CUNY Represents Humanities Alliance at the 2023 Mellon Scholars Conference
By Christina Katopodis (she/her/hers)
On October 6, 2023, several members of the CUNY Humanities Alliance presented at the 2023 Mellon Scholars Conference in San Francisco, on a roundtable about “Doctoral Education and Community Colleges: The Experiences of the City University of New York (CUNY) Humanities Alliance Inside and Beyond the Classroom.”
This roundtable showcased the range of professional development activities across the Humanities Alliance, detailing how they benefit the various goals of undergraduates, graduate students, faculty, and staff. Presenters discussed how each aspect of the program centers care, reflection, and the value of labor, as well as the challenges of institutionalizing lessons from the grant.
Luke Waltzer, Ph.D., Humanities Alliance Co-Director, contextualized the grant, providing a history of both phases. In Phase I (2016-2020), CUNY Graduate Center doctoral students taught classes in the humanities and humanistic social sciences at LaGuardia Community College. They were guided by experienced LaGuardia faculty and staff, and had opportunities to translate their specialized research into innovative and relevant teaching methodologies. Through the LaGuardia Mellon Humanities Scholars program (predecessor to the CUNY Peer Leaders, or CPL), they also identified LaGuardia undergraduate students who were invited to participate in regular programming to help them build academic and career pathways in the humanities. The themes of Phase I, that have continued into Phase II, include: wellness, mentorship, and the future of the humanities.
The HA is currently in Phase II (2020-2025), which expands its reach to four CUNY community colleges—Borough of Manhattan Community College, Guttman Community College, and Hostos Community College have joined LaGuardia Community College as our partner campuses—and broadens the scope of professional development activities for graduate fellows. In its current iteration, the CUNY HA program asserts that humanities teaching and learning does not only happen in the classroom, but also in a range of other institutional spaces. 8-12 Fellows enter as cohorts each year, and remain with the HA for two years. Fellows from the new cohort join existing fellows in their work on academic support projects at one of the four partner colleges. Fellows also participate in a weekly seminar and other professional development opportunities at the GC. The CPL program continues to expand recruitment and build on the success of previous years.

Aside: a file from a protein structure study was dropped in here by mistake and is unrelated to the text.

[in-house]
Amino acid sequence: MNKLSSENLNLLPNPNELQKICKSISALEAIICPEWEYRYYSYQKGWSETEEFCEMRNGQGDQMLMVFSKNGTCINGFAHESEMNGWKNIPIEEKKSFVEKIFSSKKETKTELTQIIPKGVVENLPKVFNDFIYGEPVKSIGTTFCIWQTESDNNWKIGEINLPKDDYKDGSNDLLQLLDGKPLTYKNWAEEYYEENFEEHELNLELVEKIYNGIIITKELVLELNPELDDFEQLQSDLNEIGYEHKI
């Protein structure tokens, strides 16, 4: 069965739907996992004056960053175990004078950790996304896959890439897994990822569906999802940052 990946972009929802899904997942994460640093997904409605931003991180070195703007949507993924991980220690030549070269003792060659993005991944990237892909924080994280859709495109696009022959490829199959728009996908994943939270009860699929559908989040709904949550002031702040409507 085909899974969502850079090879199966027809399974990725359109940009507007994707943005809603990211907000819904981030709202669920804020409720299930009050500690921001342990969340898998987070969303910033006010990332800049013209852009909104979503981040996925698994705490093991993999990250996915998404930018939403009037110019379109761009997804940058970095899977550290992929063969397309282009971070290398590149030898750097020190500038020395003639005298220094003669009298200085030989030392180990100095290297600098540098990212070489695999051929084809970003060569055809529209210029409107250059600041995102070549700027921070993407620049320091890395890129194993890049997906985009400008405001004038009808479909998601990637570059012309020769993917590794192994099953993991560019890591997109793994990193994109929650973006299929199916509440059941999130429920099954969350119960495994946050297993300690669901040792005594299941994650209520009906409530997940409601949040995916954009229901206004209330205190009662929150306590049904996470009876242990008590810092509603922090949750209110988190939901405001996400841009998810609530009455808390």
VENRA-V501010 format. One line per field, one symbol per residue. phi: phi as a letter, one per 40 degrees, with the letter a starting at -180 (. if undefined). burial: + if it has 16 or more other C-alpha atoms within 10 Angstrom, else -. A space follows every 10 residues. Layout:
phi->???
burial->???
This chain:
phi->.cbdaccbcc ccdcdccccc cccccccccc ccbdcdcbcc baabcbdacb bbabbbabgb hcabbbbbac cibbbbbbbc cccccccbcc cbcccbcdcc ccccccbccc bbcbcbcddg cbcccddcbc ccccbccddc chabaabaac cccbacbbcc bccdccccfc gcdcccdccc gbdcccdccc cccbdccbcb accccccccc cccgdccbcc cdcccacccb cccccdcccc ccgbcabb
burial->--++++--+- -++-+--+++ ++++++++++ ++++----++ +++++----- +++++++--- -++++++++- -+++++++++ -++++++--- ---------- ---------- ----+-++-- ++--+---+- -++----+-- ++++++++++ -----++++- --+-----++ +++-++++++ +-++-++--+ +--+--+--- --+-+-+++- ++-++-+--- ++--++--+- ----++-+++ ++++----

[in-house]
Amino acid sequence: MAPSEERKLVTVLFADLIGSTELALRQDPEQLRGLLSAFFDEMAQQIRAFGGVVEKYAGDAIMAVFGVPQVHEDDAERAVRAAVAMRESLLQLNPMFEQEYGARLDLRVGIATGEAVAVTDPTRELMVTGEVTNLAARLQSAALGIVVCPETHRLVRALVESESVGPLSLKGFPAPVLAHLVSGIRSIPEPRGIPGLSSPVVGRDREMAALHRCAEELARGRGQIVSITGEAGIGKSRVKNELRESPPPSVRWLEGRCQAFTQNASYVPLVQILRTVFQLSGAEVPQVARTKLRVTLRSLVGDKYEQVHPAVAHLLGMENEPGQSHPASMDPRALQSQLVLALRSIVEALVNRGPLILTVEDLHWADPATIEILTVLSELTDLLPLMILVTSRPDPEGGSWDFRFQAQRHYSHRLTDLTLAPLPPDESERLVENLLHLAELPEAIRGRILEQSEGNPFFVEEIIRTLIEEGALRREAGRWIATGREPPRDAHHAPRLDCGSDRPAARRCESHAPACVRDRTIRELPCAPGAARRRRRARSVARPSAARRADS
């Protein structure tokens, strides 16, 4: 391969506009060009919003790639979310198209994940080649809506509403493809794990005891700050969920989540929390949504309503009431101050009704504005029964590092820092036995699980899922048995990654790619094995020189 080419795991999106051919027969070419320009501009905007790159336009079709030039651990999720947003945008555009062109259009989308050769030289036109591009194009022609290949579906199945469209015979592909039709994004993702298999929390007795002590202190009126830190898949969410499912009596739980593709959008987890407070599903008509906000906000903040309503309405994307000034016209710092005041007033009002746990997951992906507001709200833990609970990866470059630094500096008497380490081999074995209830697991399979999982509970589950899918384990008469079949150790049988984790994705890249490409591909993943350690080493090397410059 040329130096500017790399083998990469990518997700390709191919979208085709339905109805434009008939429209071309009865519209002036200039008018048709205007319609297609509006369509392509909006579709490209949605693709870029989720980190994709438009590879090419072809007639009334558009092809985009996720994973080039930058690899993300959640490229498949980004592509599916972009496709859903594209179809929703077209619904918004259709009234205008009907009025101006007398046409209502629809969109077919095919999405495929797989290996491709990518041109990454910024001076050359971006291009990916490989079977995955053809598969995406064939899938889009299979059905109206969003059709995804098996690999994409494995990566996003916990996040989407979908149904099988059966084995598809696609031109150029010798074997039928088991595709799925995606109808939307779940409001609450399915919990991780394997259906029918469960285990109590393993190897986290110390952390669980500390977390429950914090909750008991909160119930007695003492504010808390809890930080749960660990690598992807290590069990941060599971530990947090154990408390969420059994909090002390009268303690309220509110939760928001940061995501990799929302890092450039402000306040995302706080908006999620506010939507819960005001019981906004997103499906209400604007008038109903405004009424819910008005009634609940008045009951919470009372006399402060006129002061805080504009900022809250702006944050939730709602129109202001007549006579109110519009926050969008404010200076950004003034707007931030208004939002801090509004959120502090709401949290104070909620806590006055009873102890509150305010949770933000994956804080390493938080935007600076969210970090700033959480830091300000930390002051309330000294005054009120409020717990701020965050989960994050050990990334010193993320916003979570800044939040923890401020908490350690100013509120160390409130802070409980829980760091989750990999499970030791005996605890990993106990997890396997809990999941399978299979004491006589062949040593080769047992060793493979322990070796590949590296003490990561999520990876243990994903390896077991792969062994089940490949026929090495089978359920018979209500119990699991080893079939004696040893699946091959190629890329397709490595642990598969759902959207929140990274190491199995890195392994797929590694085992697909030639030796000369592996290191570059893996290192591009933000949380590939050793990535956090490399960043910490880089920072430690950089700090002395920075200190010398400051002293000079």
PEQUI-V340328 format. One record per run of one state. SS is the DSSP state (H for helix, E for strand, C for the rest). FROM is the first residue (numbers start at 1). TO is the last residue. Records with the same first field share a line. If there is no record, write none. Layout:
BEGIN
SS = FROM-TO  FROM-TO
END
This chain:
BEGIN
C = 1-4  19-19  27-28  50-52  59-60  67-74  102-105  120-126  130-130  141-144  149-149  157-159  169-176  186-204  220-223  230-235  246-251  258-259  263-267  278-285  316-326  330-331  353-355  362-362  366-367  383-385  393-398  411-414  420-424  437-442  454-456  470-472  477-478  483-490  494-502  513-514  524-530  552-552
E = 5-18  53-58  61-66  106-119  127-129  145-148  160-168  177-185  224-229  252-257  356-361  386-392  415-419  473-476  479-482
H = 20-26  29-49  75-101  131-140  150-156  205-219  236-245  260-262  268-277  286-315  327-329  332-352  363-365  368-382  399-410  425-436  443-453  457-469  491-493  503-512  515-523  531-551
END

Luis J. Henao Uribe, Ph.D., Humanities Director and an HA Fellow alumni from Phase I, went into more depth to explain the Humanities Alliance Fellowship. The fellowship explores the capacity of humanities disciplinary training (at a doctoral level) to impact undergraduate students in diverse roles and programs; expands graduate students’ access to community colleges; and broadens fellows’ professional possibilities by placing them outside the classroom. His biweekly seminars with the fellows in each cohort are for community building and peer-to-peer mentoring; to share fellows’ experiences at the community colleges; and to contextualize the fellowship. The content of the seminars is meant to ground the fellowship on some critical frameworks, including: critical pedagogies, open education, experiential learning, accessibility, professionalization and career outcomes, and mentorship in the humanities as a form of care and self-care. In addition to the seminars, he meets one-on-one with the fellows for biweekly check-ins. These conversations are generally directed to different areas: overall well-being of the fellows; their academic progress as well as other endeavors; raising their institutional awareness; and discussing campus partners and projects.
Janelle Poe is a current HA Fellow and PhD student in English at the Graduate Center. She spoke about the HA at the BMCC campus. In collaboration with BMCC faculty and staff, she interacts and collaborates with various programs and initiatives; builds individual relationships with instructors and administrators alike; and strengthens inter-departmental and inter-institutional relationships. Through this work, she supports a variety of students from various programs and initiatives, builds individual and group relationships with students, and demonstrates for them—increasing their awareness of—inter-institutional communities, commitments and possibilities. As a Black woman mentoring BIPOC students at BMCC, she was very aware of the importance of her presence as a model for students. During her time at BMCC, she has worked extensively with the Black Studies Across the Americas (BSAA) project, an interdisciplinary research program where faculty mentors, student mentees, and external collaborators work together to develop Open Educational Resources (OER) related to Black Studies. In BSAA, cross-departmental Faculty Mentors expose faculty and students to the Ethnic and Race Studies Dept., diverse Black geographies, peoples and cultures, and OER. Experts from the selected countries and/or communities mentor students in the research process and provide insights as the students create OER and a corresponding lesson plan. The cohorts were comprised of: Faculty Mentors (2); Student Researchers (4-6); External collaborators (2); and Humanities Alliance Fellows (1-2). This year, she is working closely with BMCC Race and Ethnic Studies Professor RaShelle Peck on the CUNY Hip Hop Commission and Fifty For 50, leading a CUNY-wide collective to celebrate Hip Hop’s 50th Anniversary with fifty events including a conference and instituting a CUNY Hip Hop Laureates program to celebrate former and current hip hop practitioners and scholars.